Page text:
The European Commission is scrutinising Hutchison's purchase of O2 from telecoms giant Telefónica in what it said will be an "in-depth" investigation.
The Commission has said it is concerned the proposed £10.25 billion transaction "could lead to higher prices, less choice and reduced innovation for customers of mobile telecommunications services in the UK".
David Dyson, chief executive of Three UK, told the Financial Times that the group was in talks with its network-sharing partners and rivals to tackle the Commission's concerns about the loss of competition caused by removing one of the four mobile groups: currently Three, EE, O2 and Vodafone.
Three has spoken to both EE and Vodafone and "made commitments that we will honour the existing contractual agreement" on how the groups share mast networks, Dyson told the Financial Times.
Ofcom CEO Sharon White recently expressed concern that the merger, and reduction in number of network operators, could lead to higher prices for customers and less retail competition.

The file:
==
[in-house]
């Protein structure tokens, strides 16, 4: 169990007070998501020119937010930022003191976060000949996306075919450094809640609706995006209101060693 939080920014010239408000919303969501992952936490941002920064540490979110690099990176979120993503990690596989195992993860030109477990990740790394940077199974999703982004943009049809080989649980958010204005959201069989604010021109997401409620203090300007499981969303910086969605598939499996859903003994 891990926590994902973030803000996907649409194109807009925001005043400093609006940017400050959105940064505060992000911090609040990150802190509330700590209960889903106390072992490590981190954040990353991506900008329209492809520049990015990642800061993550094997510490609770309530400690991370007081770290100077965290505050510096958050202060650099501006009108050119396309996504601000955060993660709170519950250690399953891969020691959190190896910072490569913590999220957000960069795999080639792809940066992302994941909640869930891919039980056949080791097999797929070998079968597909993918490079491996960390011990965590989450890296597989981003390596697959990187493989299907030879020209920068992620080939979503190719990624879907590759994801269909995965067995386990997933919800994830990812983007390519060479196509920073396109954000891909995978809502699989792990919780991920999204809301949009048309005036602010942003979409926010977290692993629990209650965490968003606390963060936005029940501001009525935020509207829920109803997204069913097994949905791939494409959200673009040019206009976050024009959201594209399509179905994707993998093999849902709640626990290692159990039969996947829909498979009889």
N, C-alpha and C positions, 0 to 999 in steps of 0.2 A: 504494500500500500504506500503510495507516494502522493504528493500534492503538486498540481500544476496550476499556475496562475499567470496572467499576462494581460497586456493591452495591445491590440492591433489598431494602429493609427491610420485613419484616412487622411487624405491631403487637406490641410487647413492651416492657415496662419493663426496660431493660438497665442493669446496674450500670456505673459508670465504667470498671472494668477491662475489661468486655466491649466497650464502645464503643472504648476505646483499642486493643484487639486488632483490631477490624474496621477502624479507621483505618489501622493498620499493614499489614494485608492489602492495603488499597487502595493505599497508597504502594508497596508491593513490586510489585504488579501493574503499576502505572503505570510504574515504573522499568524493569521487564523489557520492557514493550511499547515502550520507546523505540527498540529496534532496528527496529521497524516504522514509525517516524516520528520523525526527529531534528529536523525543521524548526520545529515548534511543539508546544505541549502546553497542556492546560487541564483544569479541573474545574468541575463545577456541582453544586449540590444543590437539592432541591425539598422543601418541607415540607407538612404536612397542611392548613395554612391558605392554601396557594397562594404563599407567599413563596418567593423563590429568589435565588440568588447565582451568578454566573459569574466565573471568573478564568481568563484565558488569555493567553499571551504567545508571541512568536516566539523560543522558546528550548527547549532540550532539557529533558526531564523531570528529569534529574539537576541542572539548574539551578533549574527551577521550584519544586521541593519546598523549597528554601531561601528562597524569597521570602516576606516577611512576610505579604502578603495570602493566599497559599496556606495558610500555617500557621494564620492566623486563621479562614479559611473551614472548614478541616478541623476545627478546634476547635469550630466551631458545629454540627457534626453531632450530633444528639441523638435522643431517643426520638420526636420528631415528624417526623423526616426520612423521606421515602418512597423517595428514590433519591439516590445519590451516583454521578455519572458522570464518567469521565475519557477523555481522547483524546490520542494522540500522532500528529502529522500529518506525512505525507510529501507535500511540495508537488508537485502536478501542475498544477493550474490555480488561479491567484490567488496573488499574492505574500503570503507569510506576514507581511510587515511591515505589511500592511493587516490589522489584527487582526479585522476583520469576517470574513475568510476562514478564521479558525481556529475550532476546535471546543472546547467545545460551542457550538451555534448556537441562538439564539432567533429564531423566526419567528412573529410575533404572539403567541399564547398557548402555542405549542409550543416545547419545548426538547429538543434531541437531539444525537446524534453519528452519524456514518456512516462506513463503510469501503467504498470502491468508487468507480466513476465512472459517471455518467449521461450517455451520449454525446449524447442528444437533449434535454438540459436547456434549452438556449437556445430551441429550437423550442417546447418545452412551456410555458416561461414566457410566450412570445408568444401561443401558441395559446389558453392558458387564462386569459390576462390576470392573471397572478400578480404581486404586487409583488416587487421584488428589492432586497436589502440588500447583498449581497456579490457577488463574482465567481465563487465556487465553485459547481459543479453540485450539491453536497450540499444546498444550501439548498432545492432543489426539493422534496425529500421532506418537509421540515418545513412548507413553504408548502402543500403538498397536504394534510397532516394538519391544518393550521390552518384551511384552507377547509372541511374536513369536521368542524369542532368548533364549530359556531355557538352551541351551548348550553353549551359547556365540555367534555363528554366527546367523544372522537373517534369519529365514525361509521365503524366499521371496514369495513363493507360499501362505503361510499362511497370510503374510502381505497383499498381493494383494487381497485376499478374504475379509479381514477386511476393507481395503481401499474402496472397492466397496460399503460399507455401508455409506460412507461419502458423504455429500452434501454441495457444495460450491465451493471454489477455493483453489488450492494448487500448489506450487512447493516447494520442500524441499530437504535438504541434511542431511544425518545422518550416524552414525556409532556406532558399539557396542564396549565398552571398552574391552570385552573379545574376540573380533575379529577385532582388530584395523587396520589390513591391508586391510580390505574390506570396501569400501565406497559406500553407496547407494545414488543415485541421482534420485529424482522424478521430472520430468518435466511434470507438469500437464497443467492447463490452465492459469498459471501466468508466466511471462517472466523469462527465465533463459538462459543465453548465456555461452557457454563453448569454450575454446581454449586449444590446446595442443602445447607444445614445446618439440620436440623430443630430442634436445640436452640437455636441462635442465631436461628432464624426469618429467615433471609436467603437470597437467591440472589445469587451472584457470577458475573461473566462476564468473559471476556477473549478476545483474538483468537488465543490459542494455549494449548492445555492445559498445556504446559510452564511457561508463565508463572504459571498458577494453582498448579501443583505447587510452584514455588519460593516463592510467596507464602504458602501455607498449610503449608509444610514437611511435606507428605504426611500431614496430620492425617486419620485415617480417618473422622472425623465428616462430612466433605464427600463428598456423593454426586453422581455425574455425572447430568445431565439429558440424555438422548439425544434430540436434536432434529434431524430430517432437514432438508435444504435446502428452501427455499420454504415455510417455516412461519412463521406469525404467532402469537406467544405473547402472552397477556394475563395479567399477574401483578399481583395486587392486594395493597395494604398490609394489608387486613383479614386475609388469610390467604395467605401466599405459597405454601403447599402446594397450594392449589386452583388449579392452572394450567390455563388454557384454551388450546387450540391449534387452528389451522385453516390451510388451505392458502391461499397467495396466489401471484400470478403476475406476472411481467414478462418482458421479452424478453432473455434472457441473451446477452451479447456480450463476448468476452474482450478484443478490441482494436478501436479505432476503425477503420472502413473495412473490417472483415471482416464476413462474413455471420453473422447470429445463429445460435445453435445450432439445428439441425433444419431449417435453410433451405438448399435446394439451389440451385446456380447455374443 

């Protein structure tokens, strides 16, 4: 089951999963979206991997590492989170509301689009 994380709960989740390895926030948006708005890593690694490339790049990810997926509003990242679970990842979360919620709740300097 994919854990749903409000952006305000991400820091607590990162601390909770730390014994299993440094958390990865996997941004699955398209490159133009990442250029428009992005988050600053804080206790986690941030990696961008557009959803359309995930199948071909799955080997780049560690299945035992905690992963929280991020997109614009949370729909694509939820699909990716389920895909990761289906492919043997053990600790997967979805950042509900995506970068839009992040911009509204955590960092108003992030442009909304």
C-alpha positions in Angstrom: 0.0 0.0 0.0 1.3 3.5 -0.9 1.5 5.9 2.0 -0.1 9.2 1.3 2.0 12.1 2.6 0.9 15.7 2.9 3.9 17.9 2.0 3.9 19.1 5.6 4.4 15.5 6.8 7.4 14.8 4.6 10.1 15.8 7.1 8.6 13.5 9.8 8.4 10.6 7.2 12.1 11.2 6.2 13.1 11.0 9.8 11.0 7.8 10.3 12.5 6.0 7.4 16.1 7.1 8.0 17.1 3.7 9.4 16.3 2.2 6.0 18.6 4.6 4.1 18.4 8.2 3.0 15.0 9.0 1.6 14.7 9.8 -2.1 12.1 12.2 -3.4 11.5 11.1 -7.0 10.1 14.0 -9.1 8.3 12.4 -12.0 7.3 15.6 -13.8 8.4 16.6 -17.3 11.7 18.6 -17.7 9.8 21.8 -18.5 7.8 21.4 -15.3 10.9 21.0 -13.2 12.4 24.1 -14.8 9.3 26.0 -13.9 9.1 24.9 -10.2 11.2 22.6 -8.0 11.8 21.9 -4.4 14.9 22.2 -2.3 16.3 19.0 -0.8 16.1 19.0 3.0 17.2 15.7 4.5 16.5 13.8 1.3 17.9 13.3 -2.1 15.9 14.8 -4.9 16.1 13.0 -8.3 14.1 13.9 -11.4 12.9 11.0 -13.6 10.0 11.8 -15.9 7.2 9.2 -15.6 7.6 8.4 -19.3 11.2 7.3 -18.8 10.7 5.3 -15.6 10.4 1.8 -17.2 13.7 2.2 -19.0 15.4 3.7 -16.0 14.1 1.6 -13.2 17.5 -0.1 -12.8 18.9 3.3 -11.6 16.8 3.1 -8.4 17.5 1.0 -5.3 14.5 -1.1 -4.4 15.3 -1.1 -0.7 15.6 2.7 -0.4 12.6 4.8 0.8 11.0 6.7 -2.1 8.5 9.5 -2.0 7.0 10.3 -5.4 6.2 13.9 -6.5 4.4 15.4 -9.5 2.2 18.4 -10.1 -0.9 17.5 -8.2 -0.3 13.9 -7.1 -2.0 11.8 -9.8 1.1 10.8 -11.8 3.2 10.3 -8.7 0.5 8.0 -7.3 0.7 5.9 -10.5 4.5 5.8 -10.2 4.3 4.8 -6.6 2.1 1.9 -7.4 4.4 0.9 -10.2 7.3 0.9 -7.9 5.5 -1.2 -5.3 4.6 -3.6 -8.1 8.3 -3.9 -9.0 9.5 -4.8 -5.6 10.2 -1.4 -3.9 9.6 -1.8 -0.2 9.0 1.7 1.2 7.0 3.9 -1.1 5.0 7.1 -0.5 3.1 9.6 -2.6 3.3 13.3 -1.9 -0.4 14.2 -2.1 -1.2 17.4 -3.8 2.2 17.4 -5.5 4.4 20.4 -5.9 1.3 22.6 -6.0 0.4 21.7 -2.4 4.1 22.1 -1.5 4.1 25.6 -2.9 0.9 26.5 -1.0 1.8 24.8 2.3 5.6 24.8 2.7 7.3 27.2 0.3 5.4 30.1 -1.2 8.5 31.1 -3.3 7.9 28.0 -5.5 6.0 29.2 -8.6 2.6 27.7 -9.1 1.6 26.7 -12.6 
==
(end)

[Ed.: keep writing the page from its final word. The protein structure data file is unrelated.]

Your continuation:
White said Ofcom had written to the Commission to outline its view that "competition, not consolidation, has driven investment" in the UK's mobile market.
Earlier this month Virgin Media called for the European Commission to allow Hutchison to buy O2, after it promised to open its network to competitors to provide more capacity for Virgin and other providers.
BT was given approval for a £12.5 billion takeover of EE by the UK's Competition and Markets Authority last month. The CMA had carried out an in-depth investigation into the proposed deal.